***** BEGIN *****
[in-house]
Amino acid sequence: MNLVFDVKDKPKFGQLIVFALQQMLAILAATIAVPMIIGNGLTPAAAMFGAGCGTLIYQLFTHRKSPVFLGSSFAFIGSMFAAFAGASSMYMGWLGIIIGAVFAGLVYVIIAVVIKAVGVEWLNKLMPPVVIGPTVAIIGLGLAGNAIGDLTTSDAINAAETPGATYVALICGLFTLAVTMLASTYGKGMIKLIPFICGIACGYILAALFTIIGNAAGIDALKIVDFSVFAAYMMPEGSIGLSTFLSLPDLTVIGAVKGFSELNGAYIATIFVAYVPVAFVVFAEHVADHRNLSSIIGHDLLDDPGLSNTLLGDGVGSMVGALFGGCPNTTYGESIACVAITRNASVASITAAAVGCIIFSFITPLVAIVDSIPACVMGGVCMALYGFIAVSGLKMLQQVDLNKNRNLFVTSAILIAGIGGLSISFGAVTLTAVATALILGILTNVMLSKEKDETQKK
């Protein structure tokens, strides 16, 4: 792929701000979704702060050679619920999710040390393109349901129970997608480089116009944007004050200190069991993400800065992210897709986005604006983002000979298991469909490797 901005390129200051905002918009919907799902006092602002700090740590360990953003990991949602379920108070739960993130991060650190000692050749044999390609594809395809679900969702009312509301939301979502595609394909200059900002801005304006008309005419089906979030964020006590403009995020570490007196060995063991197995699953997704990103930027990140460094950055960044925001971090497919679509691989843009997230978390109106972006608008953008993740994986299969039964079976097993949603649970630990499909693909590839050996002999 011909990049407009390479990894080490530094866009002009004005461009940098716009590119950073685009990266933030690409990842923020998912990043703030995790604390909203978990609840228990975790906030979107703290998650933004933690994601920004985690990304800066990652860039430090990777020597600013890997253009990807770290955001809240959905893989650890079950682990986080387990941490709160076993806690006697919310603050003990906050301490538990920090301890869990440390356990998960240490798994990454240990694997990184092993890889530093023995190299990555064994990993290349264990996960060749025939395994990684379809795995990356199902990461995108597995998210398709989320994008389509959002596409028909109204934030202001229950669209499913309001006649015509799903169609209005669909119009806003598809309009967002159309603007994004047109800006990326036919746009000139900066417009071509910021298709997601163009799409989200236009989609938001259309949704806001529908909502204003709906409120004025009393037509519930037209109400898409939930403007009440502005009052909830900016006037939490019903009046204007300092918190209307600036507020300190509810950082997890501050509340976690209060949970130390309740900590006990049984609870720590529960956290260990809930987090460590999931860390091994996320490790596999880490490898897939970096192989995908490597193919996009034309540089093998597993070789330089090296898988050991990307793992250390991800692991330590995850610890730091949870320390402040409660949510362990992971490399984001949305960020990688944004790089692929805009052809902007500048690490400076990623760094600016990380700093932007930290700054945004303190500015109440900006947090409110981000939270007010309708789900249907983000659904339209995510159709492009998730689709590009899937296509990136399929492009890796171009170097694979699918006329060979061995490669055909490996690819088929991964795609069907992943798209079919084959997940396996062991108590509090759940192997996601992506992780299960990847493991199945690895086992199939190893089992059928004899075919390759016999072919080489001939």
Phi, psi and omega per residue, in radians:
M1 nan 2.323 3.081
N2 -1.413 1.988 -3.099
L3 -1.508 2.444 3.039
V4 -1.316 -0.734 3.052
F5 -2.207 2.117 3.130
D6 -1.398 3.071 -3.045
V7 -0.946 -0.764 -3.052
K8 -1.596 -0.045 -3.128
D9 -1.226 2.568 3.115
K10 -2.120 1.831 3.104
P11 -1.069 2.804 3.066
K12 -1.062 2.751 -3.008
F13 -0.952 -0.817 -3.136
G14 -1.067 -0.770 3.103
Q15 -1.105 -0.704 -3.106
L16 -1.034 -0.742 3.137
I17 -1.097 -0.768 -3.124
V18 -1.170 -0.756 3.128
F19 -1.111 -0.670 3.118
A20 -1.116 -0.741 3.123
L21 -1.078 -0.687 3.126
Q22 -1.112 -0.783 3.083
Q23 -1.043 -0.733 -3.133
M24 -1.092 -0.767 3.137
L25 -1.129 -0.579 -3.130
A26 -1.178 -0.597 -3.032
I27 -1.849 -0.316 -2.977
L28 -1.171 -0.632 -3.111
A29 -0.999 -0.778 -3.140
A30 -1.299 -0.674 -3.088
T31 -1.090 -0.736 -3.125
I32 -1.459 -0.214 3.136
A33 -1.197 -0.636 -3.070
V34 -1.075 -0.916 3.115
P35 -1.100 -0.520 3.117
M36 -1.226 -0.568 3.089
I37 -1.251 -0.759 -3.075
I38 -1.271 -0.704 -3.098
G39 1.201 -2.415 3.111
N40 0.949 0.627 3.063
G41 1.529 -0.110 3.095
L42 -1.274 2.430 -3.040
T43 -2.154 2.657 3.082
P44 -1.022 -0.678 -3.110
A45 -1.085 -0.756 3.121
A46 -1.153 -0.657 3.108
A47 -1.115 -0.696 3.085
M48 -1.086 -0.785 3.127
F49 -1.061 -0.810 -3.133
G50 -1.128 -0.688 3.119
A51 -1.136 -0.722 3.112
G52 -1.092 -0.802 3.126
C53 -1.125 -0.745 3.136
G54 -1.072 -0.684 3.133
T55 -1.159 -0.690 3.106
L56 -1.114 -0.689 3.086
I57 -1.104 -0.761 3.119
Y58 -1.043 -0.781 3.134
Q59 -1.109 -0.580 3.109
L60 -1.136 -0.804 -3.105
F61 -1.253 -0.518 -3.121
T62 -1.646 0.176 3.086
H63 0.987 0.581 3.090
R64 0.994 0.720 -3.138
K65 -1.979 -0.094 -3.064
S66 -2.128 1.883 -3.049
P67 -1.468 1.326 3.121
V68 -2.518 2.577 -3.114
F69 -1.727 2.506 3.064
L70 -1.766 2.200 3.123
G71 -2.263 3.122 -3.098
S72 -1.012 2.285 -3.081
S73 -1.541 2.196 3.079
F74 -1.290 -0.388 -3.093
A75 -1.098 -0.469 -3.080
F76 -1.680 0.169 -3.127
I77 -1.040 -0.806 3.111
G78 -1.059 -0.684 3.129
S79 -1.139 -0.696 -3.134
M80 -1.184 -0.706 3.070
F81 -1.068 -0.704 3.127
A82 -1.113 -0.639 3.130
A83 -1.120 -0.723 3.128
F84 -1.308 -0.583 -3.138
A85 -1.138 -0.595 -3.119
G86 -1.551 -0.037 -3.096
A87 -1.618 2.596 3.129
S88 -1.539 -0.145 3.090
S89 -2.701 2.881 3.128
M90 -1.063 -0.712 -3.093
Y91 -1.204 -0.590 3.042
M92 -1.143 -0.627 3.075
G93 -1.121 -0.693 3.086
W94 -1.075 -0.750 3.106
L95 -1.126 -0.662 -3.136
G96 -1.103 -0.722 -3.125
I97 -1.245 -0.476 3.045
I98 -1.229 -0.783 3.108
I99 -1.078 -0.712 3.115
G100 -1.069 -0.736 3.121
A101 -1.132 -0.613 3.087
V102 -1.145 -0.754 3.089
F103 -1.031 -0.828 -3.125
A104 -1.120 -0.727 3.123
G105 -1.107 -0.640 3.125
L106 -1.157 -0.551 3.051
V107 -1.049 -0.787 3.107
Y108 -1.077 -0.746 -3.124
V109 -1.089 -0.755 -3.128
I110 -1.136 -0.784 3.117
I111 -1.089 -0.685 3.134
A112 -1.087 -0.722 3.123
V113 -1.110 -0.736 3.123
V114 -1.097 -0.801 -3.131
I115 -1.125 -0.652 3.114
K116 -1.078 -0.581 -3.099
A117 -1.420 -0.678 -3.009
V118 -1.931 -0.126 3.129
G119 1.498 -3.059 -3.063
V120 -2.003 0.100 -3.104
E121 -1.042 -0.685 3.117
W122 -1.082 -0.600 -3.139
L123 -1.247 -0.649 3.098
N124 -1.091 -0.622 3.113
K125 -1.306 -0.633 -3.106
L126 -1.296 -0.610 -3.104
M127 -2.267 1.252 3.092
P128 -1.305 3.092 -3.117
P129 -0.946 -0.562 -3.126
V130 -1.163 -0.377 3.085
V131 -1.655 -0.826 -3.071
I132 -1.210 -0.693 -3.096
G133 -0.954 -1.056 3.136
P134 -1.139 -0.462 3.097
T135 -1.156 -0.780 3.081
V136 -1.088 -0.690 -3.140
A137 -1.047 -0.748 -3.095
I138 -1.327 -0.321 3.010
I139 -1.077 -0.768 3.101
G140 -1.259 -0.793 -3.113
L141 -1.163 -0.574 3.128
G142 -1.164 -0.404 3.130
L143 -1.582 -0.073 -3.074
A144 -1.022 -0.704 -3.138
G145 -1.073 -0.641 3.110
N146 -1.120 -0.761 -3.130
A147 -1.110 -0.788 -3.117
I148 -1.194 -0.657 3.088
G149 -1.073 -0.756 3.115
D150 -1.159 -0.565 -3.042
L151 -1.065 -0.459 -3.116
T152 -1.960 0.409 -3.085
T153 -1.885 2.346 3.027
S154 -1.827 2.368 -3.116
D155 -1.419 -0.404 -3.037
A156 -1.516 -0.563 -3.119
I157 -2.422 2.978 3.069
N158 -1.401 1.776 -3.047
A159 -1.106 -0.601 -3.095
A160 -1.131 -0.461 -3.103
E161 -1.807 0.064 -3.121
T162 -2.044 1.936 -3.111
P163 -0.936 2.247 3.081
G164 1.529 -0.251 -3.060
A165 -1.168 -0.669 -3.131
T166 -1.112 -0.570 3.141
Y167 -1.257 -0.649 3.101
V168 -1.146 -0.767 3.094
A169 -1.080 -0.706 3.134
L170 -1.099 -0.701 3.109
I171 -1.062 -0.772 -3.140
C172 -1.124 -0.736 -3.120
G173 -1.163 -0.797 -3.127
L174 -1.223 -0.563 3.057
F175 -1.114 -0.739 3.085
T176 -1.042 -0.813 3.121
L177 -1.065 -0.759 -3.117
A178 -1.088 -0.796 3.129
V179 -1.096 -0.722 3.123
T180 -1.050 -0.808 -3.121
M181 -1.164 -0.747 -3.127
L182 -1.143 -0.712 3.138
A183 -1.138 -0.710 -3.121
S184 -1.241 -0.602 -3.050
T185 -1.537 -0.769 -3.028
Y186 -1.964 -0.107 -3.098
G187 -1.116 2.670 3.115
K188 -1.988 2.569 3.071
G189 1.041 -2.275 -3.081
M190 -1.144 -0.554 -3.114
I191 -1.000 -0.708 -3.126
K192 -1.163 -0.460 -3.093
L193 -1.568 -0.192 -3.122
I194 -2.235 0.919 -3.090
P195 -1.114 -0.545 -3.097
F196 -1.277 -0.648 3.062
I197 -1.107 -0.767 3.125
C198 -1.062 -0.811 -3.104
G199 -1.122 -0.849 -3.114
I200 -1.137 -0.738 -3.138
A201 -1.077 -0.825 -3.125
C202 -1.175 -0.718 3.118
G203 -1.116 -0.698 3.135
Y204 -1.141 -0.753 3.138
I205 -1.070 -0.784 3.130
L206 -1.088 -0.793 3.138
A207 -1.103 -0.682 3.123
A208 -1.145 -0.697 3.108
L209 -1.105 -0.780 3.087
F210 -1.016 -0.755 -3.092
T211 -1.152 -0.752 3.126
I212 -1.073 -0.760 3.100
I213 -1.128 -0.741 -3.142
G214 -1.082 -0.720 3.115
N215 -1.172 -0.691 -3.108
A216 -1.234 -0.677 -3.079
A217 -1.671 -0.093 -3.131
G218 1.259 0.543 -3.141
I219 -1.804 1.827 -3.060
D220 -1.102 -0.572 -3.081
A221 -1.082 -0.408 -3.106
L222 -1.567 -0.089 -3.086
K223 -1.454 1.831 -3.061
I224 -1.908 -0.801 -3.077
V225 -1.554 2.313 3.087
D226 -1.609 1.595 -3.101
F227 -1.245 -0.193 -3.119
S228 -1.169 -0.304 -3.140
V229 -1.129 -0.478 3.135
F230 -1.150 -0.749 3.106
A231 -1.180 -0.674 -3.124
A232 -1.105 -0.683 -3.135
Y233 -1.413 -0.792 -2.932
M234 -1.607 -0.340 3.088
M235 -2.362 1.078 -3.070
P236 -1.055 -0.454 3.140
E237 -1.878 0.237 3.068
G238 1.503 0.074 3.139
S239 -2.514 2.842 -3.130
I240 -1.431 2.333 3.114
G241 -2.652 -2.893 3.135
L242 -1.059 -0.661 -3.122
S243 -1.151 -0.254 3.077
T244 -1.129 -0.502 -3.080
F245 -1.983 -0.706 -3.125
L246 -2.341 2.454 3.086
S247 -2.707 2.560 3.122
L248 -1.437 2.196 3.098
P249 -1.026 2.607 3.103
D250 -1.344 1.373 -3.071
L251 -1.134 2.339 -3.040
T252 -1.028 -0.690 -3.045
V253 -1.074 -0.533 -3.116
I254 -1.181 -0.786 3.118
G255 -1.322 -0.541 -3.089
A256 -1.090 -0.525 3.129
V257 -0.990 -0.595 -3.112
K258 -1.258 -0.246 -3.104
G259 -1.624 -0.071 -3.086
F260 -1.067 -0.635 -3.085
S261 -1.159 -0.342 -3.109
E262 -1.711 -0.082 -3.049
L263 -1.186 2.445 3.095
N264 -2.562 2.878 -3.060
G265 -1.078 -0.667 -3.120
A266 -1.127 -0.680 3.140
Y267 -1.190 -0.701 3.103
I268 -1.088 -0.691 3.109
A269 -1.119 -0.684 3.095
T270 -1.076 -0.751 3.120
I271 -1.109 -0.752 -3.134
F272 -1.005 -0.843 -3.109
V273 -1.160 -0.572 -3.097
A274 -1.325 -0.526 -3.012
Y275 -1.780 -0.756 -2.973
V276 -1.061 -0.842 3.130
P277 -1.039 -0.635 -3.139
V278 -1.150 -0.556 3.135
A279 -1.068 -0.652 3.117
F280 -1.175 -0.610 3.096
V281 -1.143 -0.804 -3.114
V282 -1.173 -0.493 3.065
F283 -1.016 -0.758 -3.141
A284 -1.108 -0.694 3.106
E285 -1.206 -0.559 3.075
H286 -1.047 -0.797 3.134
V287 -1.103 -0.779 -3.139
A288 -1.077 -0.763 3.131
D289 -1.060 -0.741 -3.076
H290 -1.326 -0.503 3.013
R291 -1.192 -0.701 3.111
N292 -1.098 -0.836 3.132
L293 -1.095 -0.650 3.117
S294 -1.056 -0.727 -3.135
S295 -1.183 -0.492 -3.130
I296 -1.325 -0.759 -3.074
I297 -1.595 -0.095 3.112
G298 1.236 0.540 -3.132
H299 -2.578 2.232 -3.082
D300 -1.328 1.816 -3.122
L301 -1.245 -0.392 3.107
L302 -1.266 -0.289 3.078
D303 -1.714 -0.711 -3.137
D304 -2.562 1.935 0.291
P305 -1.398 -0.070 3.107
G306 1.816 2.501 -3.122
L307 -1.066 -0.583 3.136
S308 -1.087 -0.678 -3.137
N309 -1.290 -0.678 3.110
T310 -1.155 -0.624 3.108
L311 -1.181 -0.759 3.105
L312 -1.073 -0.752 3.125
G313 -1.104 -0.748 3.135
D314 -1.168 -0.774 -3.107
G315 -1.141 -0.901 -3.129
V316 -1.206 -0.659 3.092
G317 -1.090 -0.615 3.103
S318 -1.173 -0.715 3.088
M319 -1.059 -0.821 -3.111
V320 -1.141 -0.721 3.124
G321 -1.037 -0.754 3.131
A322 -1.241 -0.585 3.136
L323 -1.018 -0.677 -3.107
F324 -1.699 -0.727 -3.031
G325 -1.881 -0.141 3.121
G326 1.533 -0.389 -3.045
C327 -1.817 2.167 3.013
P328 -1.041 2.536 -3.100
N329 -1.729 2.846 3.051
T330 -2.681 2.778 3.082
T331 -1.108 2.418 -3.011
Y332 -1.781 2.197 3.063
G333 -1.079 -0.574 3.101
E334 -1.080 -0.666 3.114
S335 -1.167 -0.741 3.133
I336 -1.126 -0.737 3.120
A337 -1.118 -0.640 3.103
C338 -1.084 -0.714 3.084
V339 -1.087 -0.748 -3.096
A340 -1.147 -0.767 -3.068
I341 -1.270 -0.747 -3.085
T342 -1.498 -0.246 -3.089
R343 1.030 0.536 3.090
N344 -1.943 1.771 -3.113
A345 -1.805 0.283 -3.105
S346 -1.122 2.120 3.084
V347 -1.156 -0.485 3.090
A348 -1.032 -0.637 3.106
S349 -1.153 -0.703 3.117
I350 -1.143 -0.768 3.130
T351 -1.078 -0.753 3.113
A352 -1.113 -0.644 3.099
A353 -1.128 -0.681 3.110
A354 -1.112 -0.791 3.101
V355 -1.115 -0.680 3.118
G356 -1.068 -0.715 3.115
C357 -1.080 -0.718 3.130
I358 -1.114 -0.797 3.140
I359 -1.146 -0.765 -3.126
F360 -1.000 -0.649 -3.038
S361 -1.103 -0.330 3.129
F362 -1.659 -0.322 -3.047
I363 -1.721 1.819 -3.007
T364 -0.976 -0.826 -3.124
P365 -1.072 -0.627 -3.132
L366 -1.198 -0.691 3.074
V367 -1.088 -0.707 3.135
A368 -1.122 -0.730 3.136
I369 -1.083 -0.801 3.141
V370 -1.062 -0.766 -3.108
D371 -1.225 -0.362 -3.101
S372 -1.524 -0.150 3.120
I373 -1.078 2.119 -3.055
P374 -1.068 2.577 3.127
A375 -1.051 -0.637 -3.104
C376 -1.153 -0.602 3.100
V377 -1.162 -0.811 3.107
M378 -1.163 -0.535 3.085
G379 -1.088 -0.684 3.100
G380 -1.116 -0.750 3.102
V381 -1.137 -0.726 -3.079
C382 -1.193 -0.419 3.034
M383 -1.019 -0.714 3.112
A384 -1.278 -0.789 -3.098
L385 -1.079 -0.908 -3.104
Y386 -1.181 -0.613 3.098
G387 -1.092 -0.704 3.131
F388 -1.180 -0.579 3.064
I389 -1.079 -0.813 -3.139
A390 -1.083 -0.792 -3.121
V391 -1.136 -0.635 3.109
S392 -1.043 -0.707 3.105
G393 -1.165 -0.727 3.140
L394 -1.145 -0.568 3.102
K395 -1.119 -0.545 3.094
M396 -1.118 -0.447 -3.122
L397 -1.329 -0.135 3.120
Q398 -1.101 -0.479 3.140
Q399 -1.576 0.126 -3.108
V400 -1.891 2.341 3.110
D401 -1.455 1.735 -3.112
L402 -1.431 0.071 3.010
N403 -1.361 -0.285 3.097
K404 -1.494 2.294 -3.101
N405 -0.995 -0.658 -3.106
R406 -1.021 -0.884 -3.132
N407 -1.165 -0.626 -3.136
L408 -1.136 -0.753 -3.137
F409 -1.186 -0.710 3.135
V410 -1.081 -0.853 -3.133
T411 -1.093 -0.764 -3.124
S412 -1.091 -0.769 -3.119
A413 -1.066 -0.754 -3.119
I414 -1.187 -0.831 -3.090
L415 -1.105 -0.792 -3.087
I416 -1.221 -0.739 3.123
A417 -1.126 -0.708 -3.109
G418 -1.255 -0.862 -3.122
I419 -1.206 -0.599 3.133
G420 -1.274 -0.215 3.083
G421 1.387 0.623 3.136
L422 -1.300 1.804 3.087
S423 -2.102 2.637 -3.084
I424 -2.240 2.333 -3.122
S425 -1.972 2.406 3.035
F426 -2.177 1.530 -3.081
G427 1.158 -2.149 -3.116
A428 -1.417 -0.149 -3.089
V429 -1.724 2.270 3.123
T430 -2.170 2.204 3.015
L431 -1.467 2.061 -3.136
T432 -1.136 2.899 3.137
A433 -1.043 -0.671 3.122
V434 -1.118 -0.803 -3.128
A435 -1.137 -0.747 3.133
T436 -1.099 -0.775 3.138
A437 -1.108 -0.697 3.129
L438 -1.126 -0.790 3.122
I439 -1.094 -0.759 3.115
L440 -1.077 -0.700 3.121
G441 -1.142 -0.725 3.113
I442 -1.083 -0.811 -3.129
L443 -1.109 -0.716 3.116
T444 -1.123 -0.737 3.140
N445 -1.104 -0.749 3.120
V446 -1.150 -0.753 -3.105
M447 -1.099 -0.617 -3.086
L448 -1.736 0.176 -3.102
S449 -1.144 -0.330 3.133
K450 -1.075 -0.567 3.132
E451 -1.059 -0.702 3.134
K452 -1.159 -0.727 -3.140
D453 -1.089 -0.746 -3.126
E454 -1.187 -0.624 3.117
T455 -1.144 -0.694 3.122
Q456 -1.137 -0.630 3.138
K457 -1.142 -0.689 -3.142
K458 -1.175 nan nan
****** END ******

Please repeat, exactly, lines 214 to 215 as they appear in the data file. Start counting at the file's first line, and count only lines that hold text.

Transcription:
F210 -1.016 -0.755 -3.092
T211 -1.152 -0.752 3.126